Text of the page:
With a small ceremony on April 26, 2003, control of Prince Sultan Air Base was handed back to the government of Saudi Arabia. Since the mid-nineties it had been the premier US air base in the region and the nerve center for all air force operations in the Gulf.  As the home of the Combined Air Operations Center (CAOC), the base was the primary command and control facility responsible for orchestrating the air campaigns for both Operation Southern Watch in Iraq and Operation Enduring Freedom in Afghanistan.  

The timing of the closing of PSAB seemed odd, coming just weeks after the official start of military actions in Iraq.  It should have, at the very least, caused unwanted logistical problems for the Pentagon and regional commanders, but it didn’t. A contingency plan had long been in the works, not only for Prince Sultan Air Base, but also for the entire map of the Middle East, including Iraq.
Long before the US pullout, a new home for the operations had secretly been built in the deserts of Qatar.  What had been in October 2001 “nothing more than a runway and a field of sand covered by two-dozen tents and a few warehouses”, the Al Udeid Air Base was transformed in a few short months into one of the largest air bases in the world.  

Published reports and official DOD statements claimed that the amazing transformation was the result of the heroic response of US servicemen to the tragedy of 9-11.  A determined military had beaten indeterminate odds to transform a barren wasteland into a state of the art military base in order to “take the war to the terrorists”.

The true story of the building of Al-Udeid is actually quite different. The planning for the mammoth base had in fact taken place long before Sept. 11, and actual work on the base began as early as the spring of 2001. The building of Al Udeid turns out not to be a “miracle in the desert” in response to a heinous attack, as touted by the military, but rather a required step on the path to regime change in Iraq.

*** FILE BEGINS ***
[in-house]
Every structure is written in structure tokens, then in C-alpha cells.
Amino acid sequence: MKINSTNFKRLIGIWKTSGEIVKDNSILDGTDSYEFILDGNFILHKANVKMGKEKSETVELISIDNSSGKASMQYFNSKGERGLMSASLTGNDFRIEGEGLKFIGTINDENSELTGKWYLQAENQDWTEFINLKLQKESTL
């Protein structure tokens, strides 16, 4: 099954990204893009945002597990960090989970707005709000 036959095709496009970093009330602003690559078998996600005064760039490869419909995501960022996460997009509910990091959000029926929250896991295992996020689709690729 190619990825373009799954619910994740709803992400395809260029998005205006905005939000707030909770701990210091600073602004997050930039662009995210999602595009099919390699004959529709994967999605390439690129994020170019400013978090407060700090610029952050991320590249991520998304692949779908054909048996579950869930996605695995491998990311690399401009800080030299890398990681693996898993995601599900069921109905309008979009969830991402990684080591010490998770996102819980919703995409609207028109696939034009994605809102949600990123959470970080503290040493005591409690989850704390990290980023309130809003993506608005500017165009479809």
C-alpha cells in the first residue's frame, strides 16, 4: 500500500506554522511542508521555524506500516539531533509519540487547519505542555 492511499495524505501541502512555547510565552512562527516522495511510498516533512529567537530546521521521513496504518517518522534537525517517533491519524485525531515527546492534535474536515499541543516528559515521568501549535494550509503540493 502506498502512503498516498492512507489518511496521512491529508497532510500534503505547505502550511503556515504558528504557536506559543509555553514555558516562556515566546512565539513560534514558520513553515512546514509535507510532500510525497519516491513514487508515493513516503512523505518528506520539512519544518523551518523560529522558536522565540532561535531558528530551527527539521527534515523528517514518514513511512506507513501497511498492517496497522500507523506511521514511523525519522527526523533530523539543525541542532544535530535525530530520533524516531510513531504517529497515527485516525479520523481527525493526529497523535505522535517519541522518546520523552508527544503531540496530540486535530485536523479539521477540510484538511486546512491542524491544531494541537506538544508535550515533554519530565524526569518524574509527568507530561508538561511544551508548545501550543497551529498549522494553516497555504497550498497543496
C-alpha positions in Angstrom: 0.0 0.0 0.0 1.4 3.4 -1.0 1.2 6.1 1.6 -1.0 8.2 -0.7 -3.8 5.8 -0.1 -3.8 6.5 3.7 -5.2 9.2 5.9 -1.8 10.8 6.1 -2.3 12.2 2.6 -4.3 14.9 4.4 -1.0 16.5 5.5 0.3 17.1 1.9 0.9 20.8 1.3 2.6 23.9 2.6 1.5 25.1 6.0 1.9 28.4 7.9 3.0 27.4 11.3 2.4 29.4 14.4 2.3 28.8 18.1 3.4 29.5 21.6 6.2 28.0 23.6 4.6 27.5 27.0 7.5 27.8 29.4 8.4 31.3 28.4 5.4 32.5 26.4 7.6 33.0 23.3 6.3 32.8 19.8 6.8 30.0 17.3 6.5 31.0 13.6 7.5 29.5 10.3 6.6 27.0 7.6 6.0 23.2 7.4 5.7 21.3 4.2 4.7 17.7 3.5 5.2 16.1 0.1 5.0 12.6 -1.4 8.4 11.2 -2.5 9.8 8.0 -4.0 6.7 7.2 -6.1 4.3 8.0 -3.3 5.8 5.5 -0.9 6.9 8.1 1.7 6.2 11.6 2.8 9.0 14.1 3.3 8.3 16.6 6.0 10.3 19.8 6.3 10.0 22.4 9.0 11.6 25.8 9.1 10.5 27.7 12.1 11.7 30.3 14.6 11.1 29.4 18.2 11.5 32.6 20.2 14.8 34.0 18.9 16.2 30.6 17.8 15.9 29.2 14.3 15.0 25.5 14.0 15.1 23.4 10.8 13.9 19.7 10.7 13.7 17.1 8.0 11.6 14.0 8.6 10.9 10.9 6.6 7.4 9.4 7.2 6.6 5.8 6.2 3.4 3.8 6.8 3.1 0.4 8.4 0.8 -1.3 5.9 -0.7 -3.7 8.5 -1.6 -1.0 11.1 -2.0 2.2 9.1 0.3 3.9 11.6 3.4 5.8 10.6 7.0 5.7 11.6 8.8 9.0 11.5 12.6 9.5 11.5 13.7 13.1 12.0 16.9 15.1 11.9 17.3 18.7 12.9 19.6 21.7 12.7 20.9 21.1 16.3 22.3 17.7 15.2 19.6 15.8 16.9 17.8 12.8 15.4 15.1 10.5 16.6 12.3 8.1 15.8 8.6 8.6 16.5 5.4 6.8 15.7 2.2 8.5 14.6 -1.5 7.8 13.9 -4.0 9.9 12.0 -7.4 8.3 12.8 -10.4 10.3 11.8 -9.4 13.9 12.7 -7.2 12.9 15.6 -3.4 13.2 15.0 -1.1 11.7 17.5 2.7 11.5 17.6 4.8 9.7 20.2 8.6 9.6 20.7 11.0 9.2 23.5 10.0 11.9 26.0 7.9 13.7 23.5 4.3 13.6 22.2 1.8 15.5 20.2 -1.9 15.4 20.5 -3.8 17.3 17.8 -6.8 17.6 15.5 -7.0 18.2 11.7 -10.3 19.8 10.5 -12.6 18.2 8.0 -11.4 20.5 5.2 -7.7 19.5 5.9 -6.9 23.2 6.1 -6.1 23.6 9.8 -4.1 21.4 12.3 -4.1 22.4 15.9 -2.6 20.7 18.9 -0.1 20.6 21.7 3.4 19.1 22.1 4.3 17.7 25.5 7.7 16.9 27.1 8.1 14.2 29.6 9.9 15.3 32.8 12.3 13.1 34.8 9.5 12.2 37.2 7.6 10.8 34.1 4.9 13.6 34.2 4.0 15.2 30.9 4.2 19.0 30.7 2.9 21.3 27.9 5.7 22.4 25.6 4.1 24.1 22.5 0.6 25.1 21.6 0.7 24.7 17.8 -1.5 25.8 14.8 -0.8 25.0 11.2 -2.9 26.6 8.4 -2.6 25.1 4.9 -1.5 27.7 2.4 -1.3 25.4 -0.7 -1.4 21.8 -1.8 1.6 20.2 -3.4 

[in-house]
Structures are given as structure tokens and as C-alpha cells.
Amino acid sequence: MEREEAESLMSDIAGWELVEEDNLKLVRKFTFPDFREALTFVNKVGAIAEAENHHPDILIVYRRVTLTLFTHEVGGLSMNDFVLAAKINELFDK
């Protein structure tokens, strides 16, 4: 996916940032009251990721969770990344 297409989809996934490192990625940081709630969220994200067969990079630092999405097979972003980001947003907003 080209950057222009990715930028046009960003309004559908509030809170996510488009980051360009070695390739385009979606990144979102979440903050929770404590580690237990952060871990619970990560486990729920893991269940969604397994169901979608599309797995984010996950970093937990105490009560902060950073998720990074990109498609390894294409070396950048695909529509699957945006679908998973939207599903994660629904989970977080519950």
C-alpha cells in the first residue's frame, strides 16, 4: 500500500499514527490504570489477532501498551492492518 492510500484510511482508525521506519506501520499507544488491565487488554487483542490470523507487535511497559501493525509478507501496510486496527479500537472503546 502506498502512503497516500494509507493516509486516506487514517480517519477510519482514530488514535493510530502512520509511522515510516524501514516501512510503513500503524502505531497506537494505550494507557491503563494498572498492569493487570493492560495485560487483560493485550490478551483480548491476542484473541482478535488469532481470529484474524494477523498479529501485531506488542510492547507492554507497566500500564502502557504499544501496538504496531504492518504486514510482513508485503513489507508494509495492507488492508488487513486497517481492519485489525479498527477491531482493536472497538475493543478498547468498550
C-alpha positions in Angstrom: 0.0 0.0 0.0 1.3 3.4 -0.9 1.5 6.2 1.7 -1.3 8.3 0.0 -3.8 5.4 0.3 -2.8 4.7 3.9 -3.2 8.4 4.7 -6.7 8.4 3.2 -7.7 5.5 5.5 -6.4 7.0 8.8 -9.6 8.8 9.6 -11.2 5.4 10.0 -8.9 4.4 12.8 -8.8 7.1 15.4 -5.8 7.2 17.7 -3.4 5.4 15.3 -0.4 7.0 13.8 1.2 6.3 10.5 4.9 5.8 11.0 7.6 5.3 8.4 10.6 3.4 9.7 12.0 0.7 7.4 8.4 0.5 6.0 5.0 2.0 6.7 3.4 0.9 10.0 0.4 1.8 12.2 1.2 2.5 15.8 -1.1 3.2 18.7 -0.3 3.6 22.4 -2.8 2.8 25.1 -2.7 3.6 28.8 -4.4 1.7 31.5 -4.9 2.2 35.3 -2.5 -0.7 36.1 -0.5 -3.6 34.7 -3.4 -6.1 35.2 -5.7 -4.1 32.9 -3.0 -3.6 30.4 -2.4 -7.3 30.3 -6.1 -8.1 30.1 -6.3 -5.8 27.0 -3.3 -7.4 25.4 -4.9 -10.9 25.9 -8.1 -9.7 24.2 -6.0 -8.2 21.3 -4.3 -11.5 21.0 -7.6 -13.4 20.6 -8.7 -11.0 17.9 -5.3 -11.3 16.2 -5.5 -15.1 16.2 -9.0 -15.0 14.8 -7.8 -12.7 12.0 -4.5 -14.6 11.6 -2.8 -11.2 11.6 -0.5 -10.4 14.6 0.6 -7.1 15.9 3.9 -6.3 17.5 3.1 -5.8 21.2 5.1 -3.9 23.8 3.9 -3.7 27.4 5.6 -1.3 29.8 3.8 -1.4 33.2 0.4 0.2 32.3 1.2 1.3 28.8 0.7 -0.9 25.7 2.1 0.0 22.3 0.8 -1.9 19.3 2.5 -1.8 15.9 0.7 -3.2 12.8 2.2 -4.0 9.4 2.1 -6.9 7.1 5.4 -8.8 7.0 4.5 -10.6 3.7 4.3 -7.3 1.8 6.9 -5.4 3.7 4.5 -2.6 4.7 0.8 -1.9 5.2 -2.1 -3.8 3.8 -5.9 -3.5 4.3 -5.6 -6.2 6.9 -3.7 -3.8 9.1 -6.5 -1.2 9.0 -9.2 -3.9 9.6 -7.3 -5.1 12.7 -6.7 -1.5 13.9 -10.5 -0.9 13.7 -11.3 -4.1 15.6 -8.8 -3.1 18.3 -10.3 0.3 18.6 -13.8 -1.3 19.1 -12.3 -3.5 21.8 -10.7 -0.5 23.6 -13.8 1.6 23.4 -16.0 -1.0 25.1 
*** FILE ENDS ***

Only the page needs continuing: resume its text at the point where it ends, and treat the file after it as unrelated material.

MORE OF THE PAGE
It has long been accepted knowledge that the Bush Administration was working feverishly towards regime change in Iraq during the 18-month period between 9-11 and the official start of the war in March of 2003. The Downing St Minutes confirmed that the Administration was set on a path to war at least as early as mid-summer of 2002. The accounts of Paul O’Neil and Richard Clarke verified that Iraq was a front burner issue for the Administration from the very first day, and only intensified after the attacks. Yet finding hard evidence to prove that planning for the war in Iraq was taking place prior to 9-11 has been hard to find. A look at the building of Al Udied can provide that evidence.


According to published reports, the groundwork for what would become Al-Udeid Air Base was first laid at a cost of over one billion dollars in 1996 in an attempt by the Qatari government to lure the American military to set up shop in the small Gulf nation.  At the time it was built, Qatar had not yet acquired as much as a single airplane to call the base home. Although they would later purchase an air force comprised of 12 French Mirage fighter jets, they would never actually station them at Al-Udeid. They were simply playing a waiting game, hoping that eventually the volatile nature of the region would bring the Americans knocking at their door. The Qatari’s gamble paid off with the events of Sept. 11. In response to the attacks, the US presence in the region needed to increase exponentially. By Sept. 29, 2001, according to the official records, the first military teams arrived to begin looking the base over in preparation for Operation Enduring Freedom.

On October 2, 2001 a rapid-response team of civil engineers, the 823rd RED HORSE Squadron whose specialty is to repair and build structures such as runways and roads in remote areas, arrived. According to the accounts of the 823rd, the Qatar base “was nothing more than a runway and a field of sand covered by two-dozen tents and a few warehouses”. Since there was no room in the warehouses for the RED HORSE airmen to sleep, they moved into an expandable shelter on the flightline and lived and worked out of there